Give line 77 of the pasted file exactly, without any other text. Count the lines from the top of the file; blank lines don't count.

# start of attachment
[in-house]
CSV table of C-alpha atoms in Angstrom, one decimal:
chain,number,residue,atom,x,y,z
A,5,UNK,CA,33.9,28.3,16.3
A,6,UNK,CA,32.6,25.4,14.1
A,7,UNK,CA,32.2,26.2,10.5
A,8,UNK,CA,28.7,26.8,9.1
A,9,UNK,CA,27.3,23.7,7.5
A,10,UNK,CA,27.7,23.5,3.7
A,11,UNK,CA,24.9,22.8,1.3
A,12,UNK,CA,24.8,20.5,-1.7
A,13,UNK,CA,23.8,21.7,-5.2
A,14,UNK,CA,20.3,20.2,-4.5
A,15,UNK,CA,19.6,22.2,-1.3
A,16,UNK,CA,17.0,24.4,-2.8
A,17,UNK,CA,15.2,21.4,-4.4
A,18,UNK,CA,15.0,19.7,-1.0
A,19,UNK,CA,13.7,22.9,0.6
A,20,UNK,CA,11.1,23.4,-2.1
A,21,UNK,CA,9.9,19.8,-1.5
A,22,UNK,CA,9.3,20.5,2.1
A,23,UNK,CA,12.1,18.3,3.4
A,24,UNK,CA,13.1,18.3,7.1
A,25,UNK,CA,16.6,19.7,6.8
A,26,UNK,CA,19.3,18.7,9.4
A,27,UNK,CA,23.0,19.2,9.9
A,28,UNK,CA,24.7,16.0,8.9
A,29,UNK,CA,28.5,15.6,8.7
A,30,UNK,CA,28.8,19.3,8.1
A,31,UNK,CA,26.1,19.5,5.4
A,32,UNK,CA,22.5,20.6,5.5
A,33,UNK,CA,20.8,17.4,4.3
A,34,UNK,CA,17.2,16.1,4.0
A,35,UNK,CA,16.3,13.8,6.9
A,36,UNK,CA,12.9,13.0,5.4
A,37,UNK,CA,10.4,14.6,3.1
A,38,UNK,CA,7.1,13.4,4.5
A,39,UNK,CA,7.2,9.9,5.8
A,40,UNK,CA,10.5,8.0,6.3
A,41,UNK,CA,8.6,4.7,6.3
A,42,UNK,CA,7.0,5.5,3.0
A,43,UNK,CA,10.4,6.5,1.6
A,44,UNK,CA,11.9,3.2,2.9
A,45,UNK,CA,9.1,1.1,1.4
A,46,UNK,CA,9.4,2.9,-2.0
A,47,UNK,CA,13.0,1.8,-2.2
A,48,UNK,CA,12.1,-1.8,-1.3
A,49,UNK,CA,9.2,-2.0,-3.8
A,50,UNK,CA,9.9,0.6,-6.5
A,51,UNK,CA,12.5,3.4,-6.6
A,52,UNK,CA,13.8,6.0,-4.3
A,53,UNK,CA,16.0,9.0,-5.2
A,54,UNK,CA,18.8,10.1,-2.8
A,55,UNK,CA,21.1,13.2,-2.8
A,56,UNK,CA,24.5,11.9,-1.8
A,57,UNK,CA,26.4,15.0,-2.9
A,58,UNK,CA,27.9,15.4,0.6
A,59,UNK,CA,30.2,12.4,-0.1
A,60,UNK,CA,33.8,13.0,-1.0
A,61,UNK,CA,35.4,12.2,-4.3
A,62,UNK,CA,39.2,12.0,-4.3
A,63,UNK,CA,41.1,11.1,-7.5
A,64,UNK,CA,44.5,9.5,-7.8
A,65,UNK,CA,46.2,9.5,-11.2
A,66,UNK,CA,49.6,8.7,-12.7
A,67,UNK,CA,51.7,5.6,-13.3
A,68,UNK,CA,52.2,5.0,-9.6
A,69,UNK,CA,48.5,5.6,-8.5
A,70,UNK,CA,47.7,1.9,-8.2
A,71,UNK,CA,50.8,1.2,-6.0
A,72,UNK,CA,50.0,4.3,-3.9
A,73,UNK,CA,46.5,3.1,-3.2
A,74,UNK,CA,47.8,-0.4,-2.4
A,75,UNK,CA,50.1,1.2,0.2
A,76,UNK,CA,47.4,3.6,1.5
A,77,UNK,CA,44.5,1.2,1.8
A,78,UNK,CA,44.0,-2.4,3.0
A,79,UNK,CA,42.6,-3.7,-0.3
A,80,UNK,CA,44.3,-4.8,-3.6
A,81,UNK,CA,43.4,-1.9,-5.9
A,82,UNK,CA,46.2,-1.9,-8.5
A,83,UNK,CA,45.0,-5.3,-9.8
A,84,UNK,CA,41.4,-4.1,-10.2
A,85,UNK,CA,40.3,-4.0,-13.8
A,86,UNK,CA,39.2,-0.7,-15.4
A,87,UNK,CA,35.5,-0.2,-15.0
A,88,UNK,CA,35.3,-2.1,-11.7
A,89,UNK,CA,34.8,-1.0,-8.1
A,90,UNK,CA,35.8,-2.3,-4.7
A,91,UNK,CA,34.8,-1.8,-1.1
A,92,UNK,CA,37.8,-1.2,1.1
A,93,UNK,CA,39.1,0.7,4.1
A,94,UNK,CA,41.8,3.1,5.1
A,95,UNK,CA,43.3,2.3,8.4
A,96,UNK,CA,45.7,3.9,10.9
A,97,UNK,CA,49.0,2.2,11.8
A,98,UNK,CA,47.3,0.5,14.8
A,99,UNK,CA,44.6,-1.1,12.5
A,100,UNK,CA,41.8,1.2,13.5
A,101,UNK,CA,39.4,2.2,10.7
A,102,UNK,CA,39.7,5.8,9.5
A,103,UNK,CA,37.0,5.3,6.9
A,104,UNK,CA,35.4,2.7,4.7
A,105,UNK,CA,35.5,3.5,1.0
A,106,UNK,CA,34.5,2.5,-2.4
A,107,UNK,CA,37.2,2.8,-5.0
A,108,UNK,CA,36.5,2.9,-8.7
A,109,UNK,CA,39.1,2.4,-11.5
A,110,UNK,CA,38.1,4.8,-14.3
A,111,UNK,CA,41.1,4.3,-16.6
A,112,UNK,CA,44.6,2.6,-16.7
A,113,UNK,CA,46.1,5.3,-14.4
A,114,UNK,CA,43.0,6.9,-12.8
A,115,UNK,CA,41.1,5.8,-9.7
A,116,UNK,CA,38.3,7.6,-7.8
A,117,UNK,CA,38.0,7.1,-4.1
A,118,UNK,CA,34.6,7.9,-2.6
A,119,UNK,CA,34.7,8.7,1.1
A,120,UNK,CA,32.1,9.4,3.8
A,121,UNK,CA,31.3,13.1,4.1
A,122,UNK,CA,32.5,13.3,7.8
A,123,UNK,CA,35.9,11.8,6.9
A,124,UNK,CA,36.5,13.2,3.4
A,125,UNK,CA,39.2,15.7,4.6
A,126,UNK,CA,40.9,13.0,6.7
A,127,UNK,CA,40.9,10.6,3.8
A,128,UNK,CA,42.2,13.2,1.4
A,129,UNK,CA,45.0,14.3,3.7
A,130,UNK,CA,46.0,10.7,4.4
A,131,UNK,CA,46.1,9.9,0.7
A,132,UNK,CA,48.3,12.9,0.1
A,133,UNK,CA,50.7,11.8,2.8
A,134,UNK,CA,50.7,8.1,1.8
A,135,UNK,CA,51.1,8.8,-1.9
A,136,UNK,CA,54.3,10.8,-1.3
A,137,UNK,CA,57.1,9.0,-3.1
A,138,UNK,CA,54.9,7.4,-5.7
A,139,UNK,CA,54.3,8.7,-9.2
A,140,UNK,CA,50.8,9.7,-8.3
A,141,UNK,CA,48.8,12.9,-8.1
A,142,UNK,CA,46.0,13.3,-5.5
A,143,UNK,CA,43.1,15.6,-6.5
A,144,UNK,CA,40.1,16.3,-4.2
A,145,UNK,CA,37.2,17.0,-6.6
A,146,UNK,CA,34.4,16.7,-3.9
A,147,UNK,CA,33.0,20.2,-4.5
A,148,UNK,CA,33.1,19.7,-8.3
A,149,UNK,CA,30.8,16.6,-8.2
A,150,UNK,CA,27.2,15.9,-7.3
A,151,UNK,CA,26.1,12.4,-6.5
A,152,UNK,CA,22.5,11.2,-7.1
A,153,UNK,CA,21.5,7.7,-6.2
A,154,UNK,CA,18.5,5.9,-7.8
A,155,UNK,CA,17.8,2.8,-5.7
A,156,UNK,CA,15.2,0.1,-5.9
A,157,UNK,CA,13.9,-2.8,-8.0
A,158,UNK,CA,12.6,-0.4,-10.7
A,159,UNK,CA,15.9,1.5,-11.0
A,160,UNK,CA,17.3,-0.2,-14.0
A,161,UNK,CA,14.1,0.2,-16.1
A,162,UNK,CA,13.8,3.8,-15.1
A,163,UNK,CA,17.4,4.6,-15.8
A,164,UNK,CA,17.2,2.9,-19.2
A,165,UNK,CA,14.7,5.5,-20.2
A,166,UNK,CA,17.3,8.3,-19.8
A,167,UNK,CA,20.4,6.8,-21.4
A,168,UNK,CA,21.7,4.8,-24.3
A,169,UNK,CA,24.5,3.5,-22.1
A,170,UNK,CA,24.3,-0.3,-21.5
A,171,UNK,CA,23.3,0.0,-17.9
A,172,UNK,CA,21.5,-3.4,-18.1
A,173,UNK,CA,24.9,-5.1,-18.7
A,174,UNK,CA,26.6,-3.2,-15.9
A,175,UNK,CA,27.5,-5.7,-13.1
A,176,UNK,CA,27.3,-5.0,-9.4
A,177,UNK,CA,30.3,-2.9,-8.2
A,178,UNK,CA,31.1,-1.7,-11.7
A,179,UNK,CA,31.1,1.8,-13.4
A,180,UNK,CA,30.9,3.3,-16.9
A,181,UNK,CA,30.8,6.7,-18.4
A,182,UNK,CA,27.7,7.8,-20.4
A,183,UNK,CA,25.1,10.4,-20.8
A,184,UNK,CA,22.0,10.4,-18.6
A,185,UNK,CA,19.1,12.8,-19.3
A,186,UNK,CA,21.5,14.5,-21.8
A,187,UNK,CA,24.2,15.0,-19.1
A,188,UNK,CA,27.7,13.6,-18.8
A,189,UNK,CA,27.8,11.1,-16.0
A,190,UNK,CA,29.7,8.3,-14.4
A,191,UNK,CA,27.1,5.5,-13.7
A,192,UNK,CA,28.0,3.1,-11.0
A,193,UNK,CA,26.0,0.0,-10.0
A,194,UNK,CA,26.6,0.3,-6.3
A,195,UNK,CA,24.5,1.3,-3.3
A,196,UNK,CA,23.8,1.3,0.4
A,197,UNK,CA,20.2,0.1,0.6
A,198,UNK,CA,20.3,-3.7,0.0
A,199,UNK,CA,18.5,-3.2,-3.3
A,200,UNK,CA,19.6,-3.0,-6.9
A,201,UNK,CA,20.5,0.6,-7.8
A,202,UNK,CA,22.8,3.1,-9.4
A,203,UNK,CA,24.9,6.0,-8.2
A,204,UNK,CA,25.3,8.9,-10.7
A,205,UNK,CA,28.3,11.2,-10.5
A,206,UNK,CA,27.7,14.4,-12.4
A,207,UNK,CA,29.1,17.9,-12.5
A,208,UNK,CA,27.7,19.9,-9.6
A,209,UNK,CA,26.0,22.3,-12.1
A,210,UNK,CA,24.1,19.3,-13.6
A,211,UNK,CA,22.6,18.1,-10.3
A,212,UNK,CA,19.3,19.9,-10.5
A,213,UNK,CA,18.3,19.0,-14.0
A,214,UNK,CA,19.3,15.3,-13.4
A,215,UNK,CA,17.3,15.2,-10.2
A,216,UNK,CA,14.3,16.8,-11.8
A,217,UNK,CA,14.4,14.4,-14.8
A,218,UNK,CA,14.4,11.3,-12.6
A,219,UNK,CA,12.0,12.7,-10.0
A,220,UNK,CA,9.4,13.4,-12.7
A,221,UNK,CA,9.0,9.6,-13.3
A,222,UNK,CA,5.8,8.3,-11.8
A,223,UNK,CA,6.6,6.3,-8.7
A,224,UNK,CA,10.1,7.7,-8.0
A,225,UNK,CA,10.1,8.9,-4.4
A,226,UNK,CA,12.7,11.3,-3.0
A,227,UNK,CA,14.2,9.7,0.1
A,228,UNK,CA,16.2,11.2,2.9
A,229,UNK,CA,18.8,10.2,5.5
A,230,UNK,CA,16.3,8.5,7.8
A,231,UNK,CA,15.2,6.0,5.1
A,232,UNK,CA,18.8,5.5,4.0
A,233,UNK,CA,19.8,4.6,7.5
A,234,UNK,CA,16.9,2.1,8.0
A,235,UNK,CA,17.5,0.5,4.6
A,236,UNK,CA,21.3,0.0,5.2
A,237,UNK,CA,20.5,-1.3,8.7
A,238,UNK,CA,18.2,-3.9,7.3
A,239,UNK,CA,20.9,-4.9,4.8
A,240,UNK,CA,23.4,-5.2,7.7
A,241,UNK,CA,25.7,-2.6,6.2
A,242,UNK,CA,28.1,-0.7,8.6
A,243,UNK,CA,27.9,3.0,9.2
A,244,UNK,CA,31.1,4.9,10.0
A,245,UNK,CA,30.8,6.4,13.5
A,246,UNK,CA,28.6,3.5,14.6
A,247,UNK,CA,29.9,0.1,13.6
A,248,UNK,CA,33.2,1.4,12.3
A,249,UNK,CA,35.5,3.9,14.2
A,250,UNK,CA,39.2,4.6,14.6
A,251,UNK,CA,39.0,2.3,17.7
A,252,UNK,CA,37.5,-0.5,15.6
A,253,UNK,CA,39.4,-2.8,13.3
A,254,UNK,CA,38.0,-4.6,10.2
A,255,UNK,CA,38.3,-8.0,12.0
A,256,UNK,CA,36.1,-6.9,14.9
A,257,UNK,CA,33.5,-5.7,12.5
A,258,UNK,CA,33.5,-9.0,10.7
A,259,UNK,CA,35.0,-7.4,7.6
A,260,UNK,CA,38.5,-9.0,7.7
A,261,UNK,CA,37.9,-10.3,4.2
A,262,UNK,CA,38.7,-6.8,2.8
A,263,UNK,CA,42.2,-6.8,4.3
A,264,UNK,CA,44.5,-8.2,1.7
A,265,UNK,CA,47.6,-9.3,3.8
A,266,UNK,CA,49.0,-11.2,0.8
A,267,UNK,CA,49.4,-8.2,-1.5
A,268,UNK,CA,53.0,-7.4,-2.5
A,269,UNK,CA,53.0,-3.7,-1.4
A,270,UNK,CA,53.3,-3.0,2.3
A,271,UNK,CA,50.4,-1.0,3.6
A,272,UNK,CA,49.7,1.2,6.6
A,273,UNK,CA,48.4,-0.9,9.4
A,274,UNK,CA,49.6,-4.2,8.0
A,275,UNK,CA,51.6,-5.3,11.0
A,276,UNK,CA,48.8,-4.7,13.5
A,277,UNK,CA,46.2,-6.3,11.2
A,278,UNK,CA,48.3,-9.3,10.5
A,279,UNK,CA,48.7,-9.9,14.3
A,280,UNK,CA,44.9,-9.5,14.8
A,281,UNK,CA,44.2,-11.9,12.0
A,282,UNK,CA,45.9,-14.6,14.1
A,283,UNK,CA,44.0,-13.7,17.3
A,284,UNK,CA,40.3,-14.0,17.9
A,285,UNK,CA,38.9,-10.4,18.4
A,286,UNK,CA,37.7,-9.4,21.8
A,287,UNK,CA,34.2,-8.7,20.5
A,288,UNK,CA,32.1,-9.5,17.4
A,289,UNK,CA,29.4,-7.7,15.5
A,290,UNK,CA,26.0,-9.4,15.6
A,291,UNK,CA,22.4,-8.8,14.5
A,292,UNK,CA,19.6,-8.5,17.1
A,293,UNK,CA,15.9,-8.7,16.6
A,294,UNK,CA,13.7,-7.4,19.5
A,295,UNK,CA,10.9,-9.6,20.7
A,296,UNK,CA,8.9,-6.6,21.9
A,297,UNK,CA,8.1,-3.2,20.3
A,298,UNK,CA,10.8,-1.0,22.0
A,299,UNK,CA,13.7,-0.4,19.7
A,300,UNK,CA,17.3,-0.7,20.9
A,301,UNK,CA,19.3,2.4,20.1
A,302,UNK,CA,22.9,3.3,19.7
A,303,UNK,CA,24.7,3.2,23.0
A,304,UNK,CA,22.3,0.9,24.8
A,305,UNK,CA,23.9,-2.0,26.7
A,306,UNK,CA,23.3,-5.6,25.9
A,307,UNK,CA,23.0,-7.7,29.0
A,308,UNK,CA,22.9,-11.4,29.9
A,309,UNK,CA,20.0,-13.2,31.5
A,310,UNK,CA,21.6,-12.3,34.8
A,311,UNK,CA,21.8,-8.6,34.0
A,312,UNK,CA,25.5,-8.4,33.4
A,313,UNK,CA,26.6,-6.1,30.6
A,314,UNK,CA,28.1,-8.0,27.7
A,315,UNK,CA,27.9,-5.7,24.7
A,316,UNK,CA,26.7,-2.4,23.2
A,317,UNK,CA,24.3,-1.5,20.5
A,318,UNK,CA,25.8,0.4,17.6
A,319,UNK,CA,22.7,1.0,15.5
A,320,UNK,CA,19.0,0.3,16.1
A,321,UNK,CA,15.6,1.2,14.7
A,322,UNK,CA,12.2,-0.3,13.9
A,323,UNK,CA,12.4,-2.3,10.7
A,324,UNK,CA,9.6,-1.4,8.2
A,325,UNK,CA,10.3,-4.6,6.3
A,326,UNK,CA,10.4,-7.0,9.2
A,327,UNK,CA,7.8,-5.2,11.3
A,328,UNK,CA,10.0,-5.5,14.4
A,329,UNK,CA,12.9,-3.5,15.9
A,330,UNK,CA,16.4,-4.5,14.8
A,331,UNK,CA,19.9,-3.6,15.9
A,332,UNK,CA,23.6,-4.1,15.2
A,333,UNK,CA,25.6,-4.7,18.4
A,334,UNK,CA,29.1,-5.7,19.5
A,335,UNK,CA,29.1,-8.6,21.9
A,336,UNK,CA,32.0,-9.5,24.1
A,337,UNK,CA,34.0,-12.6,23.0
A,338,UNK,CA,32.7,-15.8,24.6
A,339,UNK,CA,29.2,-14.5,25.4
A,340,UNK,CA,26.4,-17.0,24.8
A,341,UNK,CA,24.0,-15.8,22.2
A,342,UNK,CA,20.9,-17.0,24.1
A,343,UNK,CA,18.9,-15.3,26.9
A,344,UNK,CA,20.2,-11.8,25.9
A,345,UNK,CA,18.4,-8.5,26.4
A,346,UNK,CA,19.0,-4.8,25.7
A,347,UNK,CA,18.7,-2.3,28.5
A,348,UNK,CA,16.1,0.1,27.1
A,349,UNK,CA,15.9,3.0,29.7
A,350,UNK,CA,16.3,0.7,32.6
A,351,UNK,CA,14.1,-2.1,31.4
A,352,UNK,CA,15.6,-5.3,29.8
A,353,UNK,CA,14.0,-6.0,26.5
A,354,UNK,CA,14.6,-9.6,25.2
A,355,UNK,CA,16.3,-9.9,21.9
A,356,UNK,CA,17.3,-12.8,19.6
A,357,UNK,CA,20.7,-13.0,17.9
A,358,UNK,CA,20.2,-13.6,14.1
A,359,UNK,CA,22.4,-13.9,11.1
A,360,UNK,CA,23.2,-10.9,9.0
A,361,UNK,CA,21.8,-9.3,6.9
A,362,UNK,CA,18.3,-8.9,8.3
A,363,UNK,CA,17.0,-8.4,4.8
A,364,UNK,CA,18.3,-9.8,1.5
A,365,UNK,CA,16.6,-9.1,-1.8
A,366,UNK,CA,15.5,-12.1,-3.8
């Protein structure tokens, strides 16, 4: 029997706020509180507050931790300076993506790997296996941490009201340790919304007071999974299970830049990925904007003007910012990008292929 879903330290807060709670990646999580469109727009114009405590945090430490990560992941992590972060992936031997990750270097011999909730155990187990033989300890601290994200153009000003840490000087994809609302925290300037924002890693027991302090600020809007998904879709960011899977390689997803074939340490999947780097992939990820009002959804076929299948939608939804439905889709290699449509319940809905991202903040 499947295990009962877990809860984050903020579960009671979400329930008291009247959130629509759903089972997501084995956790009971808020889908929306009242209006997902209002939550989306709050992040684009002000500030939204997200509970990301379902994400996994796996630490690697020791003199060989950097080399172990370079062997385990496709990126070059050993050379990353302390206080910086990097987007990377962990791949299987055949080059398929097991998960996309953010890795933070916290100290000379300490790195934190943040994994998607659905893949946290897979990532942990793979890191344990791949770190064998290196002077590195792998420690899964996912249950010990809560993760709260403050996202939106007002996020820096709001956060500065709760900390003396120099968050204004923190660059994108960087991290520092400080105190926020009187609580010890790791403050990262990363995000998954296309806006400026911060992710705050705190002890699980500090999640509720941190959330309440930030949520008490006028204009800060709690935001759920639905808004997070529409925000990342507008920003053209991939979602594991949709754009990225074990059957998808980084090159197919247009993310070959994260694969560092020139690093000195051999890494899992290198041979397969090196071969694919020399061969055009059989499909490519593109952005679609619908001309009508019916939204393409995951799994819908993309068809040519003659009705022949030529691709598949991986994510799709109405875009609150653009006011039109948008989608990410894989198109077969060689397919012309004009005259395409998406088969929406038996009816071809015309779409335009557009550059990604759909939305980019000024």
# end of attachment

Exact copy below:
A,78,UNK,CA,44.0,-2.4,3.0